While the Tour favourites battle for the overall classification today, Bradley Wiggins will instead be targeting the final time trial in Bordeaux on Saturday. The Briton said yesterday that that he is feeling "on top of my game again, and I'm looking forward to it".
He believes an impressive performance there could save his tour. "If I did well in it, then it would transform the perception of how I did this year," he said.
Wiggins checked out the time trial course with Sky team-mate Steve Cummings and Michael Barry early last month and at that point described it as very suitable to his type of racing. "Once you get out of Bordeaux, it's basically a long, straight line, and will require a lot of concentration," he said.
Wiggins also revealed that Sky's sports scientists have identified a lack of preparation at altitude – sleeping and training at heights of over 1,500 metres – as one of the root causes of his problems in this year's Tour. "They tell me that's what been a stumbling block," the Sky leader said. "I've been struggling within four kilometres of the summit of the big climbs and that has to do with handling altitude. It's not the only reason I've not been performing well, but it's a limiting factor."
He also said that racing hard in the Tour of Italy – a race in which he won the prologue – could also have had a negative effect on his performance. "It seems everybody here that did the Tour of Italy is on their knees and it was a lot more demanding than in other years," he said. Wiggins said a return to the Giro was unlikely and that he would adopt a different strategy next year – "you live and learn".
Sky's Team Principal Dave Brailsford was in a similarly upbeat mood about Wiggins' chances in the last chapters of the 2010 Tour. "We're nearly in Paris, but we're not there yet and there's still everything to play for. The time trial could be good and there's still a lot of racing."
Cavendish the lone British charger
After a poor start he got his first win on stage 5 then a second on stage 6, putting him 5th in the green jersey standings. A second-placed finish on stage 13 proved he could cope without his lead out man, Mark Renshaw, who was disqualified earlier in the week, but an aggressive ride on tomorrow's stage is needed to challenge for the green.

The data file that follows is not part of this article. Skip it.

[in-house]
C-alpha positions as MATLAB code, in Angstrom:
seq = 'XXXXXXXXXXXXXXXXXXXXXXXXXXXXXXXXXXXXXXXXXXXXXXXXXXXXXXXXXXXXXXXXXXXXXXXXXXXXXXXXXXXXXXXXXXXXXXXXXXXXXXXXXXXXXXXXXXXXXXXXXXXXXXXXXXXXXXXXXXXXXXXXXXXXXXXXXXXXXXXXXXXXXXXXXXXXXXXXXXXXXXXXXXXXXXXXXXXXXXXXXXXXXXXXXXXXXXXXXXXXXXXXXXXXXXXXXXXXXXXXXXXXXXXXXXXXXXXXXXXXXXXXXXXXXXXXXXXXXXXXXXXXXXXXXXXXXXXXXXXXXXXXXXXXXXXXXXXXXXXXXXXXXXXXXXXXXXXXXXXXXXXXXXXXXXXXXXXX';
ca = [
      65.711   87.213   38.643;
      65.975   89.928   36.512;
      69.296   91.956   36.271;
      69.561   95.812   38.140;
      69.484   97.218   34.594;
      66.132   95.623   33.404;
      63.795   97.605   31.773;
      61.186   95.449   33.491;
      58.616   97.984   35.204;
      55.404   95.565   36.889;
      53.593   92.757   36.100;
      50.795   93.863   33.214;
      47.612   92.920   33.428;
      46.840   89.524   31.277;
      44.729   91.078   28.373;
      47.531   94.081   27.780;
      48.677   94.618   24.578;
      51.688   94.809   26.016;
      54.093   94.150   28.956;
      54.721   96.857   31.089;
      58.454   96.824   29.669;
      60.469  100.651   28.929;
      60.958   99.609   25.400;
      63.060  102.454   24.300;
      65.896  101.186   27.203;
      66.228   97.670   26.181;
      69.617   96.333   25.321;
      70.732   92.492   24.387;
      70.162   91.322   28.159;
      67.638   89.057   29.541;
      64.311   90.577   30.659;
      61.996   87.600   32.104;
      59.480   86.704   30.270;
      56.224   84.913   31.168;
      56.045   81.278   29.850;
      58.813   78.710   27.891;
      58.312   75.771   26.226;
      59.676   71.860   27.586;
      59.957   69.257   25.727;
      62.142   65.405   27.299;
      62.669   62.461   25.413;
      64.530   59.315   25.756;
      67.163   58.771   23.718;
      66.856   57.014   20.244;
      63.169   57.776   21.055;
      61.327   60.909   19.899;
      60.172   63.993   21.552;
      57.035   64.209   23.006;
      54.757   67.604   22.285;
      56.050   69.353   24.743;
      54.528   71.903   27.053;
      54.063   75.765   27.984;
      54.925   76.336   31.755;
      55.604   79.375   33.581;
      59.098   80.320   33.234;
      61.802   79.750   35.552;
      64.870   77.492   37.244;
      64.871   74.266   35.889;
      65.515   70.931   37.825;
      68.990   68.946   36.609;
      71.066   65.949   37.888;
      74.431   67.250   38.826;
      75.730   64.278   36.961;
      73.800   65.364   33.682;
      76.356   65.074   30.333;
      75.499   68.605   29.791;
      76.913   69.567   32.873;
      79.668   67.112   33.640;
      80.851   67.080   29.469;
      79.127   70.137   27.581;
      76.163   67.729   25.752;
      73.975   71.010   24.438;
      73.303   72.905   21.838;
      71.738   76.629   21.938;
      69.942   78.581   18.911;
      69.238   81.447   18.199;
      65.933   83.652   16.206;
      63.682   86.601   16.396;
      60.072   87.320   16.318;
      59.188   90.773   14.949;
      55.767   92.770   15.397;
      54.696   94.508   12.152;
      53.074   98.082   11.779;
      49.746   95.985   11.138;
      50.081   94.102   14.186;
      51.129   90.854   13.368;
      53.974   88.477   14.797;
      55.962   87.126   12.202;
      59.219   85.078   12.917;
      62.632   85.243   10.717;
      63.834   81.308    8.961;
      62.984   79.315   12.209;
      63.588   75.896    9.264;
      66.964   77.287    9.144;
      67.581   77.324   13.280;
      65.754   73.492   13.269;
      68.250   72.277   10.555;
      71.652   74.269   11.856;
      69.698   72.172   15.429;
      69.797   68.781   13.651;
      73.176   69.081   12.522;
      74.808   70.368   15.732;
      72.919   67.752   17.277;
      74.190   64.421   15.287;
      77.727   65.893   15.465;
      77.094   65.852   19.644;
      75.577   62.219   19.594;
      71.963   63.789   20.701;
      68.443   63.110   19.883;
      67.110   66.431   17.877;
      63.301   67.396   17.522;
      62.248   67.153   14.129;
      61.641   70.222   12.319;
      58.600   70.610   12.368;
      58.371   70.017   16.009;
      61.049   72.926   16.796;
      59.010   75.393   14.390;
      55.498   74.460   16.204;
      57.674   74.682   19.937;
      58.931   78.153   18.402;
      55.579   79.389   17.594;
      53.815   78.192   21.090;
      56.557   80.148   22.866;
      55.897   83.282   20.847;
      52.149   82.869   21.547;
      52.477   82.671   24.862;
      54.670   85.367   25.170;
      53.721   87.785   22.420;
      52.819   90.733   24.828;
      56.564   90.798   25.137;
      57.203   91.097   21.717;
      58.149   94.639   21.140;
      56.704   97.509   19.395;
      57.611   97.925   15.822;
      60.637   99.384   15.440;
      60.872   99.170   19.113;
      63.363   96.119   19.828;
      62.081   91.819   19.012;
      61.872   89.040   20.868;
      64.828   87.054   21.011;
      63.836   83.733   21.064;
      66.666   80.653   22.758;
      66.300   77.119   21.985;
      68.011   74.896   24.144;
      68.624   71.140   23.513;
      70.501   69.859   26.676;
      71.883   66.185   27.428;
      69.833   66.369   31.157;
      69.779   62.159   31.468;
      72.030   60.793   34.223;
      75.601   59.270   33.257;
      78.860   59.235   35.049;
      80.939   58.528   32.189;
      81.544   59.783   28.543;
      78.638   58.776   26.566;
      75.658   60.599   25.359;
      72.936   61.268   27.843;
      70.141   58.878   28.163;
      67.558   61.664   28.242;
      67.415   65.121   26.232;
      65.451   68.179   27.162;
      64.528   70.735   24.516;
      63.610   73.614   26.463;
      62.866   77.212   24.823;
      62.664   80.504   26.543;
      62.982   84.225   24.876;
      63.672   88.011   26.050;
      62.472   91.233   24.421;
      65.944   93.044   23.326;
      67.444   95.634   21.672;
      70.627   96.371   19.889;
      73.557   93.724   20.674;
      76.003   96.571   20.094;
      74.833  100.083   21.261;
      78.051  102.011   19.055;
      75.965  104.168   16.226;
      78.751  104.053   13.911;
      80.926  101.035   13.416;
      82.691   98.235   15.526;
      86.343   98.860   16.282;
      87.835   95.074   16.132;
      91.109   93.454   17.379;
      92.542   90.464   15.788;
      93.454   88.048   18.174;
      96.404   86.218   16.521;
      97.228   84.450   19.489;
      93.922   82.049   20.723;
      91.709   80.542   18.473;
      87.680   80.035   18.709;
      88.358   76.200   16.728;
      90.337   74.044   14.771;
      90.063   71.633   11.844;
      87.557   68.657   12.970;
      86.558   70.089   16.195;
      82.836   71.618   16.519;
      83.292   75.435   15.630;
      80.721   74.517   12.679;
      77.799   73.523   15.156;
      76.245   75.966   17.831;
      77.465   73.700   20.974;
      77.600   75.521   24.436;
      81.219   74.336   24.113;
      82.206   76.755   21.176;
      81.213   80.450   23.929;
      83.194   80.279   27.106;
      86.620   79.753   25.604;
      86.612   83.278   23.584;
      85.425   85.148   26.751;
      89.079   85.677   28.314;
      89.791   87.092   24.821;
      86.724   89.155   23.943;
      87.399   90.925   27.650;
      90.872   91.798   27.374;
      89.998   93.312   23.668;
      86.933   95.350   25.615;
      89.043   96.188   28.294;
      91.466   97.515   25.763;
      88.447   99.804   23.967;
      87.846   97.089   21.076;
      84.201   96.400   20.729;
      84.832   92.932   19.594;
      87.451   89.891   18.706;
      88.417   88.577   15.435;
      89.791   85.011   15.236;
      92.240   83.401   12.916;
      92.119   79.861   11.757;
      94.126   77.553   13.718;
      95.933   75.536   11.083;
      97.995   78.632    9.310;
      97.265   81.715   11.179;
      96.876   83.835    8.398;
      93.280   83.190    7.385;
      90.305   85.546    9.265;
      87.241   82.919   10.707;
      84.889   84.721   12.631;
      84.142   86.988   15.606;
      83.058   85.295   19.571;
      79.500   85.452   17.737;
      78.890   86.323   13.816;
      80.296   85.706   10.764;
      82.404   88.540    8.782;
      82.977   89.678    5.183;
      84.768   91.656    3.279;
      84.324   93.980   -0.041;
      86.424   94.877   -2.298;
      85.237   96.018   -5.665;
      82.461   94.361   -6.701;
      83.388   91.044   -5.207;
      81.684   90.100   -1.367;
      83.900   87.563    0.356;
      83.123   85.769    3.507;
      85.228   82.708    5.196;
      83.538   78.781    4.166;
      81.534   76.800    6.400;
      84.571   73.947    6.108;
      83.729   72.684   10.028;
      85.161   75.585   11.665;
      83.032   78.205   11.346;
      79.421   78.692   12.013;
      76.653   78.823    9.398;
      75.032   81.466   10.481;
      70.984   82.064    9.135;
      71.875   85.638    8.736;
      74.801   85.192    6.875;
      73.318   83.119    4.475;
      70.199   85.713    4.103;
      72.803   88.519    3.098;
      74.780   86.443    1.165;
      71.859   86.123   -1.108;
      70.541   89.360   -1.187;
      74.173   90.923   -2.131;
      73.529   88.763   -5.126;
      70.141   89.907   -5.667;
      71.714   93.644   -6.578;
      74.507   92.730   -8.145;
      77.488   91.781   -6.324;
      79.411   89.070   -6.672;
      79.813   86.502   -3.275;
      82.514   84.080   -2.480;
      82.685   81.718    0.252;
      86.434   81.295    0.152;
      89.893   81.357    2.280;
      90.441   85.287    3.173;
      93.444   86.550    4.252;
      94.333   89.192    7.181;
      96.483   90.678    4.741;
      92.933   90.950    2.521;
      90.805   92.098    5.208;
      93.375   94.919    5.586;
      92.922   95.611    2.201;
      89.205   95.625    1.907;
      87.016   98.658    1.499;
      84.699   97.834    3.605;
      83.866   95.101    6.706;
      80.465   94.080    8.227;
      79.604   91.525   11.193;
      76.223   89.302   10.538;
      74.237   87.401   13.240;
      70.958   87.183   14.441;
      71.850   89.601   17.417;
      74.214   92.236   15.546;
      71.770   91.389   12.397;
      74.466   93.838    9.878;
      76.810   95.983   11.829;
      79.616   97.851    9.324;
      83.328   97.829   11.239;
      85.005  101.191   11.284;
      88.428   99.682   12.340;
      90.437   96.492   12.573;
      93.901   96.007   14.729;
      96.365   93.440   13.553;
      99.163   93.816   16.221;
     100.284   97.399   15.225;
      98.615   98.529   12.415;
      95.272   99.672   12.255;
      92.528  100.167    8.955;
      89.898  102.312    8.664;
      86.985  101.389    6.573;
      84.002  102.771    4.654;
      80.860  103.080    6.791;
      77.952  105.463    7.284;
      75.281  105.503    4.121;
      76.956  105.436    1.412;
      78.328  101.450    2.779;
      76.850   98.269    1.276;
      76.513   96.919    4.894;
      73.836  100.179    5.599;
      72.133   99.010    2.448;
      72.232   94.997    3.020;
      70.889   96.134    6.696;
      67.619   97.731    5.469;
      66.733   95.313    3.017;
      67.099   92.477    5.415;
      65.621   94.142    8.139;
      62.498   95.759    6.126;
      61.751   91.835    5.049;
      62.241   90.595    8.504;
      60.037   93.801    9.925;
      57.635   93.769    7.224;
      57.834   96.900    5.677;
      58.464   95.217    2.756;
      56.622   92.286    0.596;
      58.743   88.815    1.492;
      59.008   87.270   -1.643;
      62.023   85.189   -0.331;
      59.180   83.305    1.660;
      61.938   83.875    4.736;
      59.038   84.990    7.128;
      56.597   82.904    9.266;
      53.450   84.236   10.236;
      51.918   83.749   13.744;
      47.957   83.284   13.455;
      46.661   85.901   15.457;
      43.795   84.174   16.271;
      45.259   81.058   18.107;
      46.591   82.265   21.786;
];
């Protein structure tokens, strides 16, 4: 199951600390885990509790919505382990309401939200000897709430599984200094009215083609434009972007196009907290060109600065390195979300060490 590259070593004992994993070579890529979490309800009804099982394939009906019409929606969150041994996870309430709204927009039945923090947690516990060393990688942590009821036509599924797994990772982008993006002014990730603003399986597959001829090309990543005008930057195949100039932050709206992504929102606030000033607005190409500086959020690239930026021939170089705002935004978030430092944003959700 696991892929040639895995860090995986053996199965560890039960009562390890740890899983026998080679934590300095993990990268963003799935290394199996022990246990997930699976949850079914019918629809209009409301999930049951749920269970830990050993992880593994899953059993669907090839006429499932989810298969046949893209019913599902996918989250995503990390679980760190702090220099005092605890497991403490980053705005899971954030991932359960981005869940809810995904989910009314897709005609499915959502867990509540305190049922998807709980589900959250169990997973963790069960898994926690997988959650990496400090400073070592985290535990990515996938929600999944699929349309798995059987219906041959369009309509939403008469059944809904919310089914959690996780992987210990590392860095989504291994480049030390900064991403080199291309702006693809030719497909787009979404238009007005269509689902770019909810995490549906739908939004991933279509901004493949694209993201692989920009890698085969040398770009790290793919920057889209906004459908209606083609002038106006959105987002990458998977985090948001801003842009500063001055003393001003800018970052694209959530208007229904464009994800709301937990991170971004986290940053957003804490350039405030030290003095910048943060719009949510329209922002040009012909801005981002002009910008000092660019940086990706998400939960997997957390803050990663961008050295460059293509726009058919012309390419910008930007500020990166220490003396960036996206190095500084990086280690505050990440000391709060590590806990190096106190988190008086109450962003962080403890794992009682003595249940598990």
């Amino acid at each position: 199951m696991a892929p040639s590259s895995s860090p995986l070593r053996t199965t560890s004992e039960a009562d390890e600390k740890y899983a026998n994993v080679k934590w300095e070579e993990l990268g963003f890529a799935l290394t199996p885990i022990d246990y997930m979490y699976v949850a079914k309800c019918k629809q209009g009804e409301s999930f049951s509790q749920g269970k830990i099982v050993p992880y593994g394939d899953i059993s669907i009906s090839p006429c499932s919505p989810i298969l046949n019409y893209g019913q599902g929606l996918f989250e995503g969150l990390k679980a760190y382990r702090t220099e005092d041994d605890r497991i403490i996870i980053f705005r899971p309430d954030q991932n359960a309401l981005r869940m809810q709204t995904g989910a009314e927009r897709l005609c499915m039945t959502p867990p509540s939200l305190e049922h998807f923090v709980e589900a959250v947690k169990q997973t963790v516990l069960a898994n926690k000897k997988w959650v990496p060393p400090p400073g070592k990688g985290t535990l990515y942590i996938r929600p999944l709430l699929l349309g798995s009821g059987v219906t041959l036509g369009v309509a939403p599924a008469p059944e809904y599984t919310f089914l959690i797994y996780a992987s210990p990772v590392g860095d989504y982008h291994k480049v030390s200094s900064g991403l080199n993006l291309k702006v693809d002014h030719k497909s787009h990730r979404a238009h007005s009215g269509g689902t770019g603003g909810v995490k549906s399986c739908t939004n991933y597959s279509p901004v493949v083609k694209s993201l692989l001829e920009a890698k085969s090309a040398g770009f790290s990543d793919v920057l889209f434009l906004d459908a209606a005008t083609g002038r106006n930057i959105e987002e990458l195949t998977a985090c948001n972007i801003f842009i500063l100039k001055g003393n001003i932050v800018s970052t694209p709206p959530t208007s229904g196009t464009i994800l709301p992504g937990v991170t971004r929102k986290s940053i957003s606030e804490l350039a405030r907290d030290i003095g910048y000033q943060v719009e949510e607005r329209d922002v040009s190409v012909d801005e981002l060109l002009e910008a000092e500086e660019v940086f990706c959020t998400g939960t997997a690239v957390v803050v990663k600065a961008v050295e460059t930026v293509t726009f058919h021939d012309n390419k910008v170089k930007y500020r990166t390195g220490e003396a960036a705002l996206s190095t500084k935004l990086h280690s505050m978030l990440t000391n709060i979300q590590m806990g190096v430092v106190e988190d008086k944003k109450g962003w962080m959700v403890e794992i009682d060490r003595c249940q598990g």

The 24-year-old put on the best showing in the early stages, claiming the white jersey, awarded to the fastest young rider, and climbing to second overall. He kept the jersey until stage 7, at which point he suffered badly in the heat and the hills, moving from 2nd back to 31st, and has since failed to make his was back into contention.
The 30-year-old started his bid for a podium place on stage 3, moving to 14th overall but after stage 8 he lay 2min 45sec behind the leader Cadel Evans, prompting France's L'Equipe to write: "Wiggins, bye bye podium." Wiggins conceded it had been a disapointing performance: "I've got nothing. I just don't have the form, it's as simple as that."
The veteran Millar finished third in the prologue and, despite being brought down by a stray dog on stage 2, stayed 15th overall between stages 3 and 6. However, a series of injuries from earlier in the tour has forced him off the pace and he is now 159th.
Racing for UCI ProTour, Cummings has proved to be the best of the unknown British cyclists by moving up to 66th on stage 6. However, the trials of the steep mountain stages have pushed him all the way back to 152nd.
Wegelius, who has competed in the tour twice before with a 45th place finish in 2007, moved up to 83rd on stage 8 but has since faltered in the mountains and pulled out.
UCI Professional Continental cyclist, Hunt has been unable to better his 130th-place standing at the end of stage 6 and now sits 165th, the lowest of the Britsh cyclists still racing.
The 29-year-old is cycling for the Cervélo Test Team in his first Tour de France. He moved up to 147th on stage 4 but has since fallen back to 163rd.